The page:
In Cuba, Oswaldo Payá’s name lives on / Orlando Luis Pardo Lazo

Rosa Maria Paya and Ofelia Acevedo at the funeral of Oswaldo Paya / Photo OLPL
Rosa Maria Paya and Ofelia Acevedo at the funeral of Oswaldo Paya / Photo OLPL

I waited in a queue of hundreds of mourners marching past the coffin below the chief altar. It was a deadly hot July day. The parish of El Salvador del Mundo in the Cerro municipality of Havana held a funeral wake for the founder of the Christian Liberation Movement Oswaldo Payá, 1952-2012.

I looked at Payá’s face. His left cheek was bruised. He was lying there – the man whom the Cuban exile accused of adherence to the Castro ideology due to his endeavor to achieve a peaceful transition to democracy “from law to law,” one that would redeem the truth and wouldn’t end up in a mock exchange of one military leader for another, this time wearing a suit and tie. Payá was also criticized by opposition members for defending his convictions too vehemently – a virtue they mistook for authoritarianism. His corpse was now lying there in solitude, so typical of martyrs.

Oswaldo Paya and Harold Cepero
Oswaldo Paya and Harold Cepero

I thought of the young MCL leader, Harold Cepero, who lost his life with Payá. At that moment I felt as if he had looked at me, guiltily, without opening his dead eyes. The heavy curtain of his eyelids has been dropped forever.

I had an overpowering vision inspired in a speech I had just heard, a speech made by Payá’s daughter, Rosa Maria (even younger than the deceased boy). Despite going through great pain, she announced quite calmly to the world that her father had been assassinated after decades of receiving threats and living under constant surveillance. To support her indictment, she also mentioned the text messages sent by the two survivors of the fake “accident” to their home countries, Sweden and Spain.

In my vision, Oswaldo Payá was taken out of the car he was traveling in and was put on an in situ trial by a military tribunal. He was sentenced to death without having a chance to defend himself. The commander-in-chief of the revolution, who had never forgiven Payá for living a free and happy life, thus completed the old personal vendetta against a man who was able to gather more than 25,000 signatures against the regime, a man who spoke fearlessly and without hatred in his heart upon receiving the European Parliament’s Sakharov Prize, a man who had won nomination for the Nobel Peace Prize – the award that Fidel Castro used to covet before he became a senile old man.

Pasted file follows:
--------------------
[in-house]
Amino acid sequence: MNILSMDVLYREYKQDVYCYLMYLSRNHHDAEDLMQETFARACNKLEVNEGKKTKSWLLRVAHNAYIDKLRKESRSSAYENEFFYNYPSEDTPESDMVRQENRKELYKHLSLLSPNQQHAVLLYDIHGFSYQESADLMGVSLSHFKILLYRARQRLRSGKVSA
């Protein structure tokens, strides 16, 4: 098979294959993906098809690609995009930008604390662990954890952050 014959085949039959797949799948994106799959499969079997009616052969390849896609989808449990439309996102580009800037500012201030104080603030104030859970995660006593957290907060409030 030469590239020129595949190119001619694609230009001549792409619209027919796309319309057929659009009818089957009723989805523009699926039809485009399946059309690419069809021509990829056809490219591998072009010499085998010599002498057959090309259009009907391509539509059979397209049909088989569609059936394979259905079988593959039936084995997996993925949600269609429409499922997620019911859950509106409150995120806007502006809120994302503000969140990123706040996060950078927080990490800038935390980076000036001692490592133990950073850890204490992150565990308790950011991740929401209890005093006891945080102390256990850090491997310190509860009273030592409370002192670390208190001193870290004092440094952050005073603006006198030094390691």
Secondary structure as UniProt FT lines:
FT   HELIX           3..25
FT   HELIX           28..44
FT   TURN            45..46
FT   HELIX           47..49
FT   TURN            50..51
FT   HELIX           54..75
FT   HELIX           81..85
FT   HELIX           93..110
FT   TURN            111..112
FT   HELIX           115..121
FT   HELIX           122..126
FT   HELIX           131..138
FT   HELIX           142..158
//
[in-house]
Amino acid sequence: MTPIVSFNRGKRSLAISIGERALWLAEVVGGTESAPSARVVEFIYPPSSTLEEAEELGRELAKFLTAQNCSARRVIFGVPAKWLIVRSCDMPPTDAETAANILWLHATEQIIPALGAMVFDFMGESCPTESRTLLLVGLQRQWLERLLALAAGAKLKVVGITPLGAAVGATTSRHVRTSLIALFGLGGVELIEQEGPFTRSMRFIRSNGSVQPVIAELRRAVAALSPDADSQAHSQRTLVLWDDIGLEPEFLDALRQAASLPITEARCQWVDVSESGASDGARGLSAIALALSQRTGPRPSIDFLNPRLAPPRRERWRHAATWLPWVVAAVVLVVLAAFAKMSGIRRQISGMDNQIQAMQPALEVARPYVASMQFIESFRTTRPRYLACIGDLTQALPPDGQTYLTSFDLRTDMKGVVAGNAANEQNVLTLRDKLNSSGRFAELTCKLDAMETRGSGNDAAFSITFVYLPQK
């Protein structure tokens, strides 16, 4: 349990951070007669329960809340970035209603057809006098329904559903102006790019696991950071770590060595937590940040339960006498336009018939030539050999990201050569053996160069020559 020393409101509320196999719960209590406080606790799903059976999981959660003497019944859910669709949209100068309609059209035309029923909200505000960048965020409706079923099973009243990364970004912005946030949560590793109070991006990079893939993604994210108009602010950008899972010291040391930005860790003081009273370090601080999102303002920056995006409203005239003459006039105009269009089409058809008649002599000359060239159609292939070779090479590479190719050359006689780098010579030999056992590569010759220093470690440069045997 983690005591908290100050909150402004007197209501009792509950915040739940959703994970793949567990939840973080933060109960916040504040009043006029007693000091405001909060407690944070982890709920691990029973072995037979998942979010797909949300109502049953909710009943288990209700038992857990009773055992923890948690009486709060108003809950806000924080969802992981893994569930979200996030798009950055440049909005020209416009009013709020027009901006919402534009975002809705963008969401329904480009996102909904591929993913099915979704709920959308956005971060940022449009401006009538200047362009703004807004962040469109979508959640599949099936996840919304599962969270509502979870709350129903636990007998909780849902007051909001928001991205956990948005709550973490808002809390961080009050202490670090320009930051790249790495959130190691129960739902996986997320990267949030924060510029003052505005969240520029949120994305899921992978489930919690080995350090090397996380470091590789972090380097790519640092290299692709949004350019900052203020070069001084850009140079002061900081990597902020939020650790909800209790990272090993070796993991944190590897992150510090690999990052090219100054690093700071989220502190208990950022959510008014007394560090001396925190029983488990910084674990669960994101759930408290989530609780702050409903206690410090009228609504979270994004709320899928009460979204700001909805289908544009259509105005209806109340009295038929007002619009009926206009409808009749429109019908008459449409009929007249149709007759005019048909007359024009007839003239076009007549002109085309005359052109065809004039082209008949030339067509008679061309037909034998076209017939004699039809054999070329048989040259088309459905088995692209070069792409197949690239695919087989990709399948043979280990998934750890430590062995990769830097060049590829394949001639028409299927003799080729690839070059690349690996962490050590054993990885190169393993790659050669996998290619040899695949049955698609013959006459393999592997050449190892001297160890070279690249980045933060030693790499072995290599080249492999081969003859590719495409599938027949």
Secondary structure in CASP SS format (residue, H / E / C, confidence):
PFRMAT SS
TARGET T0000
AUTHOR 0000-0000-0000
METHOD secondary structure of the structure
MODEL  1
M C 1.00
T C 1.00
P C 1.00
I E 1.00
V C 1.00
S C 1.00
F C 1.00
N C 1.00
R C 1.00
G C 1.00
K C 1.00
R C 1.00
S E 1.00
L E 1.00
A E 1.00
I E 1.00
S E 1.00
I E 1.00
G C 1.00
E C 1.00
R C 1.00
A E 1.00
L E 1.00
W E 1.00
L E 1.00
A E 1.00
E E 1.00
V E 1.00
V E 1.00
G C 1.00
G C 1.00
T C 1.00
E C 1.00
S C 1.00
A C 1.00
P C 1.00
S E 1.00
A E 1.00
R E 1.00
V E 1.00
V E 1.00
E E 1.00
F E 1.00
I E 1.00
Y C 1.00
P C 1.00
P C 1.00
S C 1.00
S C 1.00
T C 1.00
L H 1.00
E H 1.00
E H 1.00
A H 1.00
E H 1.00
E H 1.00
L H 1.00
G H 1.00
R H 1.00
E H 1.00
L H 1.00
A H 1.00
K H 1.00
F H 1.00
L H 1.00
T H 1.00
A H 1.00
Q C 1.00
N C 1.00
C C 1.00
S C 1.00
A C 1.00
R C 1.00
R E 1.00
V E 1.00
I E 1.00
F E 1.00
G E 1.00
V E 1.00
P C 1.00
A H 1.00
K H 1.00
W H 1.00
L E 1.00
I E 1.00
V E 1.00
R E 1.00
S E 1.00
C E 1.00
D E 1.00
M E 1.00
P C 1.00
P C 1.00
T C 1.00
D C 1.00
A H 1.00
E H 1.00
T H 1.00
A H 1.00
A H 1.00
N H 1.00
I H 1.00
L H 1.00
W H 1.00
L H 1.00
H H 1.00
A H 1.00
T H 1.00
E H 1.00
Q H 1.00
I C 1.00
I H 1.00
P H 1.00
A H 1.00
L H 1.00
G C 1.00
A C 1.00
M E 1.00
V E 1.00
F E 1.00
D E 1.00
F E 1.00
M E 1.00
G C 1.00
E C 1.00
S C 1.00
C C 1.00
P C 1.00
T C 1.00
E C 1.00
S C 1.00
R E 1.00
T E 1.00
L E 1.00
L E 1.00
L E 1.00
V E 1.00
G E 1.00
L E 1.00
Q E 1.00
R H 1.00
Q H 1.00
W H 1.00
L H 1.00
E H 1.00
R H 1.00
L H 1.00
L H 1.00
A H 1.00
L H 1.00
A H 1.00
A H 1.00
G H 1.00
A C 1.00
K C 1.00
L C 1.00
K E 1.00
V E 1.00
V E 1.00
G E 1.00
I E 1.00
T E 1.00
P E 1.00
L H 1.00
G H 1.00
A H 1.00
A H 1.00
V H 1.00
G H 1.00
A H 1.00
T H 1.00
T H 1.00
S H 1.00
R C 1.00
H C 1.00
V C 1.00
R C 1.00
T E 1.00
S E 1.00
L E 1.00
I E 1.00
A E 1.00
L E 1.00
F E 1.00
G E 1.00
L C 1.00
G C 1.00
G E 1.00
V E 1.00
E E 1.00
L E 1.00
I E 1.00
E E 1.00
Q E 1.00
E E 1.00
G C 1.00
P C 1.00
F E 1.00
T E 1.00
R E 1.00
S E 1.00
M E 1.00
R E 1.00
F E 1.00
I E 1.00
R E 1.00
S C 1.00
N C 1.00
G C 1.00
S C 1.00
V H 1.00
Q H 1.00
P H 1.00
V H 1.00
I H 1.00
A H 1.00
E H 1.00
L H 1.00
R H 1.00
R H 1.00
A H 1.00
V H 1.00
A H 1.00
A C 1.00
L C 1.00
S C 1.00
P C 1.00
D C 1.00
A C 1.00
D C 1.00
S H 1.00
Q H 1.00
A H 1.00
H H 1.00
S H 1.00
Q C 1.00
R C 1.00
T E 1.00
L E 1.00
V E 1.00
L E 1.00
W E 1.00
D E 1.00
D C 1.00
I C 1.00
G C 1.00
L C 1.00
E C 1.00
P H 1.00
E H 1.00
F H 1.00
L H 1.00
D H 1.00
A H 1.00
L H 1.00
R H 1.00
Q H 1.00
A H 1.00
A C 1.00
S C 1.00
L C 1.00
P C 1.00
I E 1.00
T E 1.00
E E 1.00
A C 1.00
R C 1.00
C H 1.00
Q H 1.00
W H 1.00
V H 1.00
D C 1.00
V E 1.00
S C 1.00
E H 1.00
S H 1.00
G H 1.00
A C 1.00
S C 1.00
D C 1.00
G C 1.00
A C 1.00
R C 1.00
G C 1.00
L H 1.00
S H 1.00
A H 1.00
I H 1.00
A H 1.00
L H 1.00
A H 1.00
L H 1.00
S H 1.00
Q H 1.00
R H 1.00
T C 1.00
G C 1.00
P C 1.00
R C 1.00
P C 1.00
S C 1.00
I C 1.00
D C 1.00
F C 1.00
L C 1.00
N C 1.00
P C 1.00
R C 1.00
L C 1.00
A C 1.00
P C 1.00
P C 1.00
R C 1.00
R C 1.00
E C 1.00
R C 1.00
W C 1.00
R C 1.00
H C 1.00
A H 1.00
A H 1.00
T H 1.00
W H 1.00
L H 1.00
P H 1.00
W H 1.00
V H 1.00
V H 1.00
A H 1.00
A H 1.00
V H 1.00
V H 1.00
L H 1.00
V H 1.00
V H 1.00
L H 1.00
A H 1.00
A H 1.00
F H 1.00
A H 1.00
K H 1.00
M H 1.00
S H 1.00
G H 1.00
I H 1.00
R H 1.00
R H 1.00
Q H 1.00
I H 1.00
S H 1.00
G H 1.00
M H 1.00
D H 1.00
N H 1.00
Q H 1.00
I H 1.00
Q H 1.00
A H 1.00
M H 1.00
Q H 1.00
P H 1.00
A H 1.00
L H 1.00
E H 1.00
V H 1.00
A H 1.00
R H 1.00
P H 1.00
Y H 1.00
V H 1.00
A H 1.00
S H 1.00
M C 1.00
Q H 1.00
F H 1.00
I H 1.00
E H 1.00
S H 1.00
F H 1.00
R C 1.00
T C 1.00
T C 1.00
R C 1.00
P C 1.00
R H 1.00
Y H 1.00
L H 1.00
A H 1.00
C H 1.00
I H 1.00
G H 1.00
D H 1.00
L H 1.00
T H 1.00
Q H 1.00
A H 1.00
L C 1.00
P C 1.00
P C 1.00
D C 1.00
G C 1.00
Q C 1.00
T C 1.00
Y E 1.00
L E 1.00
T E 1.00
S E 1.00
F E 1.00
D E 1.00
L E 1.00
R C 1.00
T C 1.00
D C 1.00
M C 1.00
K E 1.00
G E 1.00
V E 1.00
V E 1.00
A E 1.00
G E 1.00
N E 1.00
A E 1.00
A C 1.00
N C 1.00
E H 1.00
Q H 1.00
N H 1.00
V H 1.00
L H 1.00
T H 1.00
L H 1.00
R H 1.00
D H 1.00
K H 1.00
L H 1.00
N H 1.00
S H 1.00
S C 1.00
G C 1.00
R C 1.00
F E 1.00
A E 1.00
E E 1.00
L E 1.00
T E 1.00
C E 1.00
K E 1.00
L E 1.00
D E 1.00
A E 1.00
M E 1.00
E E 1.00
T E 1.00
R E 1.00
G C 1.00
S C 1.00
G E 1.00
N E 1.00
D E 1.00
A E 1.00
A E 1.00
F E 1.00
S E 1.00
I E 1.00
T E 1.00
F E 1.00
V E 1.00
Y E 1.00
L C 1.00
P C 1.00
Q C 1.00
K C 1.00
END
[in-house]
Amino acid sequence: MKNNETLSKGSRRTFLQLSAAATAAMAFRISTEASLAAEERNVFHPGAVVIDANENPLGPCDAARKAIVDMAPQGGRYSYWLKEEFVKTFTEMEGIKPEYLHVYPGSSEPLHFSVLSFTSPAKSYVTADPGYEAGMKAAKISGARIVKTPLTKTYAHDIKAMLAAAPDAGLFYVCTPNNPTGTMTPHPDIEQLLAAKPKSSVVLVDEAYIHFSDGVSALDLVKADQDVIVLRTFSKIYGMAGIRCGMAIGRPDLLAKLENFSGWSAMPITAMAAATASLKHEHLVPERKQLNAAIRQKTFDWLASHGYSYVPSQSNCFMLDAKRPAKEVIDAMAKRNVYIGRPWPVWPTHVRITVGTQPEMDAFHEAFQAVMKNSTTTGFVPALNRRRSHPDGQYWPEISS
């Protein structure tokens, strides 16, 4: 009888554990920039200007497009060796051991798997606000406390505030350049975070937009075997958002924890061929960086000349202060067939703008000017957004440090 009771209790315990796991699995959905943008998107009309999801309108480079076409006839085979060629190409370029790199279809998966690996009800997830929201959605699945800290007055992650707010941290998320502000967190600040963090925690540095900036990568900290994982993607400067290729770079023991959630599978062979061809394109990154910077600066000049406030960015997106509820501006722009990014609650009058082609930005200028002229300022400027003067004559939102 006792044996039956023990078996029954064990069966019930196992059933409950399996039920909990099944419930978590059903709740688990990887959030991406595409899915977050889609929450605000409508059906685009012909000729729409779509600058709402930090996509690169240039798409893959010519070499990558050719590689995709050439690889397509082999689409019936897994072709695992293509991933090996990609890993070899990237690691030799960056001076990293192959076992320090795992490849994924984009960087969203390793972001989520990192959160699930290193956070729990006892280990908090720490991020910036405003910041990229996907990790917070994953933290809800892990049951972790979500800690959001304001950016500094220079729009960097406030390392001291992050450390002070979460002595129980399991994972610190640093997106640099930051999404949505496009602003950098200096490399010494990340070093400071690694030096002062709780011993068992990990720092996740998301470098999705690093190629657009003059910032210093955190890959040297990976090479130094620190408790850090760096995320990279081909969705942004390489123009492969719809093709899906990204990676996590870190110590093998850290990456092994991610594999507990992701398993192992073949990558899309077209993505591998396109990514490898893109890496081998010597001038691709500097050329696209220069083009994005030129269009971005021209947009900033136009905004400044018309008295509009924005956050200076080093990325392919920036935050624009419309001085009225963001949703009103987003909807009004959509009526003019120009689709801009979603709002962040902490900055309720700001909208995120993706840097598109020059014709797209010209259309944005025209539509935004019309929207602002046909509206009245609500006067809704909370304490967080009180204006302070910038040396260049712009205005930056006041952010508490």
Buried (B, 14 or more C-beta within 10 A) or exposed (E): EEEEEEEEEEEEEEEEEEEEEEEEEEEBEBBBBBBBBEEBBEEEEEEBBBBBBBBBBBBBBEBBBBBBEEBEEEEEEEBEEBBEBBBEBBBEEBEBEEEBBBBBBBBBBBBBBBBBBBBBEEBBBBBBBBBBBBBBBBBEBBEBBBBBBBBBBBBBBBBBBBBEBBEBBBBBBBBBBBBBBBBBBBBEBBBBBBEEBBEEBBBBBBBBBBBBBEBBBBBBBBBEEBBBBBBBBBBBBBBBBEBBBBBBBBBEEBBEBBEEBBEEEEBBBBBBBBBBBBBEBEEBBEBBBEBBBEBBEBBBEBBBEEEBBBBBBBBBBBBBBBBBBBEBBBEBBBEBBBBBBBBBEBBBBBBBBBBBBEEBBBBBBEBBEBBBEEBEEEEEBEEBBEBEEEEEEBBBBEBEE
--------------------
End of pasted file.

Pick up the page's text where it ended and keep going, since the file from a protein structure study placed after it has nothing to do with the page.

Quiet tears ran down my cheeks, and it was impossible to control them. I wouldn’t say I felt sad; I was just devastated. I realized that what started out as a guerrilla movement with barbaric executions without trial long before 1959 has now ended up in an assassination ordered by the government. And businessmen from the free world keep counting and recounting the money they are planning to invest here in the island to become saviors of the last leftist utopia in the world.

It should be noted that the Varela Project of the Christian Liberation Movement, whose idea was to reduce the tyranny of the totalitarian regime by forcing the government to comply with its own laws, is still valid, and no Cuban official will ever gain legitimacy unless the National Assembly of People’s Power complies with the legislative provisions and acknowledges the lawfulness of this public petition, which has been delivered to it in compliance with the Constitution. The Varela Project is Payá’s legacy that will survive both Castro brothers as well as their successor: the capitalism without human rights that they are currently testing in Cuba.

It is quite possible that the crime will go unpunished in terms of the law. Yet, the lives of Harold Cepero and Oswaldo Payá, regardless of whether they were ended as I envisioned or in any another cruel way, have become a kind of a gospel, a heritage shared by all Cubans symbolizing their desire to burn all violence perpetrated by the State on a pile of green uniforms of State Security executioners.

Orlando Luis Pardo Lazo is a journalist and blogger living in Cuba.

Published in English in The Prague Post

18 July 2013